Some refer to the sixteen-bit era as the golden age of platformers. While it might have been a prolific time for the genre, the Super Nintendo and Sega Genesis were also inundated with a number of undistinguished efforts like Aero the Acrobat, Alfred Chicken, Mr. Nutz, Rocky Rodent, and Zero the Kamikaze Squirrel. In hindsight, each anthropomorphic protagonist had most of the basics down, allowing for leaps across countless chasms and the ability to confront the foes who loitered on floating footpaths. Yet, something was missing from the final product, prohibiting each title from earning a place in the platforming pantheon.
But most of these second-string efforts weren’t completely devoid of merit, earning the appreciation of devoted collectors. And if you are a part of that consistency, you might take interest in the release of Bonus Level Entertainment’s Fox n Forests. With dispensable dialog, pixelated visuals, and an ample amount of asset recycling, the game could have easily pass for an overlooked entry from the early nineties. Shirking the modernizations that elevated a game like OwlBoy, many might experience a bit of fatigue before reaching the game’s fourth and final world.
The game puts players in control of Rick Fox, not the former basketball player and current owner of an eSports team, but a bipedal mammal who shows come carnivorous desires. The game’s opening cutscene reveals his plans to eat a helpless partridge named Patty, who cons Rick into pursuing treasure instead of eating her for dinner. More cunning than the fox, the bird duplicitously gets Rick to assist the Season Tree regain four pieces of its magic bark. In return, the friendly flora gives the fox a wooden crossbow as well as the ability to change seasons. Between the game’s difficult to read font and text that seems awkwardly translated, the interchanges are mercifully brief and are generally uninspired.
Another disappoint stems from Rick’s promising arsenal. You’re given a melee weapon, long-range bow, and double jumping as well as the ability to squat down. But these capabilities seem out of place when you head into the first stage. You’ll learn that you can only shoot an arrow then you are standing motionless, and use your other weapon when making a single leap. As such, eliminating airborne enemies can feel like a chore. Other times you’ll seemingly have a direct line of sight with a foe and fire your crossbow, but the arrow get destroyed on an elevated piece of land.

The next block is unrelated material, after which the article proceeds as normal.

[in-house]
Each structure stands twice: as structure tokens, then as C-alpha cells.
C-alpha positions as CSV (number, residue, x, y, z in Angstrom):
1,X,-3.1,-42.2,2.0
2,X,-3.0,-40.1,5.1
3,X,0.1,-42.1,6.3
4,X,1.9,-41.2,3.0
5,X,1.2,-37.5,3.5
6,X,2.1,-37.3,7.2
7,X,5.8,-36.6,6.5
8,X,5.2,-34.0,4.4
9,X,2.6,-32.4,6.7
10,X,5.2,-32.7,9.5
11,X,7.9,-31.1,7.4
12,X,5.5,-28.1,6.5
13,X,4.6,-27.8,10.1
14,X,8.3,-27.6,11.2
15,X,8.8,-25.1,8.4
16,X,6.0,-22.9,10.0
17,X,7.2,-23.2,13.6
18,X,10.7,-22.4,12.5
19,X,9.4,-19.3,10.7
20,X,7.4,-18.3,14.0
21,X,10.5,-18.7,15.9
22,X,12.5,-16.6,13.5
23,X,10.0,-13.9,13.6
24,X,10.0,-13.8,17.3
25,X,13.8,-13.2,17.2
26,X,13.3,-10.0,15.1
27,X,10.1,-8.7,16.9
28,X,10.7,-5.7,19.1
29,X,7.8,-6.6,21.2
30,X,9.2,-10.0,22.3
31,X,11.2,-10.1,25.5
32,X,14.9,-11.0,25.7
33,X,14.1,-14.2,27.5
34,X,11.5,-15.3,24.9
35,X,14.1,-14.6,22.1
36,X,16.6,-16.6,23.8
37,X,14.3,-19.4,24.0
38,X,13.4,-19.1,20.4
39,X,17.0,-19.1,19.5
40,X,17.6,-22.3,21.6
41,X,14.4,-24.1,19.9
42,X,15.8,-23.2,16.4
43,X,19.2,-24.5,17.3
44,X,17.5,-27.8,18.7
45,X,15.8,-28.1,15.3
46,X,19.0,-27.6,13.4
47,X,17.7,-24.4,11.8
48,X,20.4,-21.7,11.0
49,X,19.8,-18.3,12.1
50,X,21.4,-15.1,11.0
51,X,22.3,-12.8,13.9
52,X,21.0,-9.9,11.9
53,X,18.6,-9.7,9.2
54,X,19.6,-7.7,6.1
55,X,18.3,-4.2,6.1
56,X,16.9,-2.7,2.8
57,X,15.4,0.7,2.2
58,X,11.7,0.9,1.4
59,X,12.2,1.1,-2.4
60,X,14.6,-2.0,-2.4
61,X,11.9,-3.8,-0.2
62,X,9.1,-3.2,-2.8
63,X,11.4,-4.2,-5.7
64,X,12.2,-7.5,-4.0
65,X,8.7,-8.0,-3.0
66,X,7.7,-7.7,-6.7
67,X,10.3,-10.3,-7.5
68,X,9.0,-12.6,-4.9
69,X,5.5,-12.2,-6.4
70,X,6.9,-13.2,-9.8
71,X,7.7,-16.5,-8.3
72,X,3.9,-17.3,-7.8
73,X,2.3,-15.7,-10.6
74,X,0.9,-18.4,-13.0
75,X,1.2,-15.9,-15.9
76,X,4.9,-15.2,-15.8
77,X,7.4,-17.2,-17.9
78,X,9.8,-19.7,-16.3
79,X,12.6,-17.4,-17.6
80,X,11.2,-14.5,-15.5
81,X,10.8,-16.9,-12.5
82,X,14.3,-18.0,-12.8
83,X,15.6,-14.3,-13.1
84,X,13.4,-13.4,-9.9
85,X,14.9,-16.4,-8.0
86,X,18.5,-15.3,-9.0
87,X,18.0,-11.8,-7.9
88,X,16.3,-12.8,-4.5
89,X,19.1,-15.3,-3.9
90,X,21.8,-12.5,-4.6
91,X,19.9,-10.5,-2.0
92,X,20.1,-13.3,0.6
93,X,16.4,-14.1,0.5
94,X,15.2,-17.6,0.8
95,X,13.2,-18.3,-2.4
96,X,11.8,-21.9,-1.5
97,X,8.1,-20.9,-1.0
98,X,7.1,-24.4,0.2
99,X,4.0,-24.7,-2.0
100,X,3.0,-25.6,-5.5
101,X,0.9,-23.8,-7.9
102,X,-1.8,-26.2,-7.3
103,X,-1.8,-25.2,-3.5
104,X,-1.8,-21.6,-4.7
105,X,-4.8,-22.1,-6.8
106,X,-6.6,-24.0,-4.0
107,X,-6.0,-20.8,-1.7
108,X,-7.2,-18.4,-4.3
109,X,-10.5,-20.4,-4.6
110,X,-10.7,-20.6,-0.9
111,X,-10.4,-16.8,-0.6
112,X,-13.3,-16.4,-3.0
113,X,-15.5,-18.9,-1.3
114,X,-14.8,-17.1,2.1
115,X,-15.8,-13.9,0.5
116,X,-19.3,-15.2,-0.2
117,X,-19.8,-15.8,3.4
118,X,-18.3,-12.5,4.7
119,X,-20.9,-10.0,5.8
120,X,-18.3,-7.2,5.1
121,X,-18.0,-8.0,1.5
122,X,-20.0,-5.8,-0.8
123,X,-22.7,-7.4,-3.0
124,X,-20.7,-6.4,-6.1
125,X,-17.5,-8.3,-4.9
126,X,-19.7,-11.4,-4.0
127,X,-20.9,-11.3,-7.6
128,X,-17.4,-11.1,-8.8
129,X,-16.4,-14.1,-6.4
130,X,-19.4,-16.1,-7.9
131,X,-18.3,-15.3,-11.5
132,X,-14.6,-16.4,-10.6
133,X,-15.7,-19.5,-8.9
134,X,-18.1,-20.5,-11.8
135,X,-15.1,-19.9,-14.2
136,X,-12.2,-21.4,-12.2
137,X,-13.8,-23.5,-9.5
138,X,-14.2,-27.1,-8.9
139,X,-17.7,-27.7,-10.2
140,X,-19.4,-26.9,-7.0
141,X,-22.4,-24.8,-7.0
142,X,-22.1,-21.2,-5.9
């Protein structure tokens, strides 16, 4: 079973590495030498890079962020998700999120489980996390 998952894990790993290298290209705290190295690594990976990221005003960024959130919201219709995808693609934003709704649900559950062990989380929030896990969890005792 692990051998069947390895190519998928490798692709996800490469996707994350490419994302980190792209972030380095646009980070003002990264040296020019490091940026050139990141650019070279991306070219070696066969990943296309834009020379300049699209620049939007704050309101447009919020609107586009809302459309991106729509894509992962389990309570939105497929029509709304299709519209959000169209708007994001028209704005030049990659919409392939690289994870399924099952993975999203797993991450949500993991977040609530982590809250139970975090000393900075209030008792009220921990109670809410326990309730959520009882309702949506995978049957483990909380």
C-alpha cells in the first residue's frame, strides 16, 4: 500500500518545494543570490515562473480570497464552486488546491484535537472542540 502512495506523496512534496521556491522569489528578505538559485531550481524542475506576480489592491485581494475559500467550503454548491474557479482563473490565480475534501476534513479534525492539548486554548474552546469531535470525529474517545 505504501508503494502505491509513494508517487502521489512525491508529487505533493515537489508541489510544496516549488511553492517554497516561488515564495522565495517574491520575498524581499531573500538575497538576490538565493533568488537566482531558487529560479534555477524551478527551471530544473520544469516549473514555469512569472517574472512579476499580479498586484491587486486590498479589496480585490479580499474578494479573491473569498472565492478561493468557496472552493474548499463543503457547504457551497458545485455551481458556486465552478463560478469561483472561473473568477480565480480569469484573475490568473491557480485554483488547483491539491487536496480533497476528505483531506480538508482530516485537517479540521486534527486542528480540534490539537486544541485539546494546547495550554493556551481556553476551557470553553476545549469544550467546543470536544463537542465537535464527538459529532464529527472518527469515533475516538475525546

Sure, you can spend money to upgrade your abilities, purchasing things like at attack when double jumping or a downward attack when leaping, but Rick’s agility arrives too slowly. Adding to the issue is that your initial loadout is underpowered; it will take six cross bow shots to down a walking tree and three or four to eradicate an unassuming frog. Later, you’ll purchase potions and different types of arrows but none of these excuse Fox n Forests early stages from being overly monotonous.
One aspect that does endow Fox n Forests with distinction is the capacity to change seasons. A button press toggles the time of year, freezing waterfalls or triggering a cascade of falling leaves for Rick to scamper up. While this endow the game with light puzzling elements, it’s almost always evident when to trigger a seasonal change, undermining the mechanic. Another nod to the sixteen-bit era is found in a pair of side-scrolling levels, that are a bit too long, but help offset fatigue.
Undoubtedly, tedium will set in during Fox n Forests’ excessively long levels. Since defeated foes reward players with a coin or two, it’s natural to try to eradicate every enemy you see. But doing so stretches the stage out far too long, making the journey to the end of level seem like a slog. No, it’s best to scurry through each stage, avoiding confrontation if you don’t want to grow bored since backtracking for magic seeds becomes necessary for opening up new levels. Tile sets are limited, so stages recycle environmental objects frequently.
By the end of game, Rick’s ability set is augmented, making the replay of stages a bit less wearisome. But for many it will be a concession that arrives too late, and you’ll likely wish the fox was this formidable earlier, when you could have enjoyed the upgrade. Undoubtedly, it’s tough for developers to balance a sense of progression with the gratification of using a fully-realized ability set, but Bonus Level errs on delayed postponement. It’s not the most grievous mistake out there, but it does diminish the sense of fun. Much like Awesome Possum or even Rolo to the Rescue, Fox n Forests attempts to reinvigorate the character-driven two-dimensional platformer. But a few too many missteps prohibit the journey from being memorable.
Fox n Forests was played on PC with review code provided by the publisher.
Platform: PC, PlayStation 4, Xbox One, Switch
Developer: Bonus Level Entertainment
Publisher: EuroVideo Medien
Release date: May 17th, 2018
Price: $19.99 via digital download